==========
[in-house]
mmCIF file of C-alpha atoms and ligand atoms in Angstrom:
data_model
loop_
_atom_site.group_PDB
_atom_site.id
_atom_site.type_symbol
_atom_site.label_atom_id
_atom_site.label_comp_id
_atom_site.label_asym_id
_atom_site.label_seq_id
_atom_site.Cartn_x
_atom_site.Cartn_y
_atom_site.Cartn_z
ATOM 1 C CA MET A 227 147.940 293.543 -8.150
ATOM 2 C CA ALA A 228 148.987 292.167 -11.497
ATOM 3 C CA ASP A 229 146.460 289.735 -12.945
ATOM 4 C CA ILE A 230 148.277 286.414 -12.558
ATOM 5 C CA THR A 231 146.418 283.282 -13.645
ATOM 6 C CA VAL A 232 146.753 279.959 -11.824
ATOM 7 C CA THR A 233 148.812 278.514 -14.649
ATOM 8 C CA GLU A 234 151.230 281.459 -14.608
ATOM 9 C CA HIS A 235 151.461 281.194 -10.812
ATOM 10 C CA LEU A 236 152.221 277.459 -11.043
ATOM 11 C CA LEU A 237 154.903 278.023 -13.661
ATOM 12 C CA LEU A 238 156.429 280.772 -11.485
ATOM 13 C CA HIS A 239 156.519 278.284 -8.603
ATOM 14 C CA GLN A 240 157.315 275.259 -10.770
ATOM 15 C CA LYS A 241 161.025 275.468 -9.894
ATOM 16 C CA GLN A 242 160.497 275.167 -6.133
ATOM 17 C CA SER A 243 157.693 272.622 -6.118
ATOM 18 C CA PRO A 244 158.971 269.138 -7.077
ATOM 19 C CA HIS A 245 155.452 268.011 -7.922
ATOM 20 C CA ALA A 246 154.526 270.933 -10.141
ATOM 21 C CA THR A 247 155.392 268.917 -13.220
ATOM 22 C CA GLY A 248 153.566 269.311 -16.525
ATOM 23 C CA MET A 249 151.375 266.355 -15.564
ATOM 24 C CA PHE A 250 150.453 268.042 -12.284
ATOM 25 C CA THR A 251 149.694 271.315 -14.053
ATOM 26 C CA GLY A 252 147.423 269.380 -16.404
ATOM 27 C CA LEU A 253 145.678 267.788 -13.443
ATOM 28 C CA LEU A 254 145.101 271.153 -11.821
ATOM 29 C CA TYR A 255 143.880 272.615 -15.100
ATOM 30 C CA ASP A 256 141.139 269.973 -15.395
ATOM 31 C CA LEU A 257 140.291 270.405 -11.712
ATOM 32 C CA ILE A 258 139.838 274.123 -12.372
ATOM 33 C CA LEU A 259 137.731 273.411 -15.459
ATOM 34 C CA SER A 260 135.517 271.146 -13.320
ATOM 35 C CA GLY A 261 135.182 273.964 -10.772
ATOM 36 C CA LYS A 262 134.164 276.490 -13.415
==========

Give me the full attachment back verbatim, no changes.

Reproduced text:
[in-house]
mmCIF file of C-alpha atoms and ligand atoms in Angstrom:
data_model
loop_
_atom_site.group_PDB
_atom_site.id
_atom_site.type_symbol
_atom_site.label_atom_id
_atom_site.label_comp_id
_atom_site.label_asym_id
_atom_site.label_seq_id
_atom_site.Cartn_x
_atom_site.Cartn_y
_atom_site.Cartn_z
ATOM 1 C CA MET A 227 147.940 293.543 -8.150
ATOM 2 C CA ALA A 228 148.987 292.167 -11.497
ATOM 3 C CA ASP A 229 146.460 289.735 -12.945
ATOM 4 C CA ILE A 230 148.277 286.414 -12.558
ATOM 5 C CA THR A 231 146.418 283.282 -13.645
ATOM 6 C CA VAL A 232 146.753 279.959 -11.824
ATOM 7 C CA THR A 233 148.812 278.514 -14.649
ATOM 8 C CA GLU A 234 151.230 281.459 -14.608
ATOM 9 C CA HIS A 235 151.461 281.194 -10.812
ATOM 10 C CA LEU A 236 152.221 277.459 -11.043
ATOM 11 C CA LEU A 237 154.903 278.023 -13.661
ATOM 12 C CA LEU A 238 156.429 280.772 -11.485
ATOM 13 C CA HIS A 239 156.519 278.284 -8.603
ATOM 14 C CA GLN A 240 157.315 275.259 -10.770
ATOM 15 C CA LYS A 241 161.025 275.468 -9.894
ATOM 16 C CA GLN A 242 160.497 275.167 -6.133
ATOM 17 C CA SER A 243 157.693 272.622 -6.118
ATOM 18 C CA PRO A 244 158.971 269.138 -7.077
ATOM 19 C CA HIS A 245 155.452 268.011 -7.922
ATOM 20 C CA ALA A 246 154.526 270.933 -10.141
ATOM 21 C CA THR A 247 155.392 268.917 -13.220
ATOM 22 C CA GLY A 248 153.566 269.311 -16.525
ATOM 23 C CA MET A 249 151.375 266.355 -15.564
ATOM 24 C CA PHE A 250 150.453 268.042 -12.284
ATOM 25 C CA THR A 251 149.694 271.315 -14.053
ATOM 26 C CA GLY A 252 147.423 269.380 -16.404
ATOM 27 C CA LEU A 253 145.678 267.788 -13.443
ATOM 28 C CA LEU A 254 145.101 271.153 -11.821
ATOM 29 C CA TYR A 255 143.880 272.615 -15.100
ATOM 30 C CA ASP A 256 141.139 269.973 -15.395
ATOM 31 C CA LEU A 257 140.291 270.405 -11.712
ATOM 32 C CA ILE A 258 139.838 274.123 -12.372
ATOM 33 C CA LEU A 259 137.731 273.411 -15.459
ATOM 34 C CA SER A 260 135.517 271.146 -13.320
ATOM 35 C CA GLY A 261 135.182 273.964 -10.772
ATOM 36 C CA LYS A 262 134.164 276.490 -13.415